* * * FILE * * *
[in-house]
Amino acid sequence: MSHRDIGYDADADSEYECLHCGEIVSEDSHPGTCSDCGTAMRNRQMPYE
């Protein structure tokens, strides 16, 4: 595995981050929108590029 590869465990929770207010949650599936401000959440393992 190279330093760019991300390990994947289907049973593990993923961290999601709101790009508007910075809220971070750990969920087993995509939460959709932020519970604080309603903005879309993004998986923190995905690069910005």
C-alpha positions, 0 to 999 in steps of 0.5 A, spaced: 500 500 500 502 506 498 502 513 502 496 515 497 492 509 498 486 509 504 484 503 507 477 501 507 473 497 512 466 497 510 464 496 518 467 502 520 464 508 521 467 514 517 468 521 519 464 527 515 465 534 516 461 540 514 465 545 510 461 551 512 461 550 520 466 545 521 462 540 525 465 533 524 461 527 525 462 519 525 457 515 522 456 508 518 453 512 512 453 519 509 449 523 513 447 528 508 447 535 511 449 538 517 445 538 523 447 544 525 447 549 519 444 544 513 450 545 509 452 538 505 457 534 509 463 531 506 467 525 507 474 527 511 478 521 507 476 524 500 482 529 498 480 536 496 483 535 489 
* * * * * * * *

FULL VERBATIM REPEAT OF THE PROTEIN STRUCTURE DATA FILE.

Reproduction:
[in-house]
Amino acid sequence: MSHRDIGYDADADSEYECLHCGEIVSEDSHPGTCSDCGTAMRNRQMPYE
């Protein structure tokens, strides 16, 4: 595995981050929108590029 590869465990929770207010949650599936401000959440393992 190279330093760019991300390990994947289907049973593990993923961290999601709101790009508007910075809220971070750990969920087993995509939460959709932020519970604080309603903005879309993004998986923190995905690069910005």
C-alpha positions, 0 to 999 in steps of 0.5 A, spaced: 500 500 500 502 506 498 502 513 502 496 515 497 492 509 498 486 509 504 484 503 507 477 501 507 473 497 512 466 497 510 464 496 518 467 502 520 464 508 521 467 514 517 468 521 519 464 527 515 465 534 516 461 540 514 465 545 510 461 551 512 461 550 520 466 545 521 462 540 525 465 533 524 461 527 525 462 519 525 457 515 522 456 508 518 453 512 512 453 519 509 449 523 513 447 528 508 447 535 511 449 538 517 445 538 523 447 544 525 447 549 519 444 544 513 450 545 509 452 538 505 457 534 509 463 531 506 467 525 507 474 527 511 478 521 507 476 524 500 482 529 498 480 536 496 483 535 489 